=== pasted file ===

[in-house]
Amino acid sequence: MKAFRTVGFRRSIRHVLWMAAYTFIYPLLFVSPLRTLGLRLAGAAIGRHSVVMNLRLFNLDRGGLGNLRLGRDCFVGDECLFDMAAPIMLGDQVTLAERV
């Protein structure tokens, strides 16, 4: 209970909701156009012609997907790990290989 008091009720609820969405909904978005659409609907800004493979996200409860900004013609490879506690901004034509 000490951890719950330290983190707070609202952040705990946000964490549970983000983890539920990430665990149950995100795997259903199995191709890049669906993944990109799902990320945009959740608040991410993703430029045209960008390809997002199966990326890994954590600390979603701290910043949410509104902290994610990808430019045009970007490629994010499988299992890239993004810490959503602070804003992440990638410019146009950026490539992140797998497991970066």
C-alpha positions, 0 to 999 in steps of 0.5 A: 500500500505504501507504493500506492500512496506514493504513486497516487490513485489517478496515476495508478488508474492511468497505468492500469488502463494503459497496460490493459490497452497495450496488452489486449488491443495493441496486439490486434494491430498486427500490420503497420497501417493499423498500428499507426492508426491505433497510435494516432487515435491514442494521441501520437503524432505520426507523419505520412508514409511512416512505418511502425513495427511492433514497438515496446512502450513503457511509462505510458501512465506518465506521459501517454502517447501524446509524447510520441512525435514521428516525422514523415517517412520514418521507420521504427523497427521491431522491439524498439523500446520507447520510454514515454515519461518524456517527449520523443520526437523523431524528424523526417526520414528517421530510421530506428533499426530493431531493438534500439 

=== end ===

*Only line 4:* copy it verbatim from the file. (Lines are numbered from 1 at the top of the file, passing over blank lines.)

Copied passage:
C-alpha positions, 0 to 999 in steps of 0.5 A: 500500500505504501507504493500506492500512496506514493504513486497516487490513485489517478496515476495508478488508474492511468497505468492500469488502463494503459497496460490493459490497452497495450496488452489486449488491443495493441496486439490486434494491430498486427500490420503497420497501417493499423498500428499507426492508426491505433497510435494516432487515435491514442494521441501520437503524432505520426507523419505520412508514409511512416512505418511502425513495427511492433514497438515496446512502450513503457511509462505510458501512465506518465506521459501517454502517447501524446509524447510520441512525435514521428516525422514523415517517412520514418521507420521504427523497427521491431522491439524498439523500446520507447520510454514515454515519461518524456517527449520523443520526437523523431524528424523526417526520414528517421530510421530506428533499426530493431531493438534500439 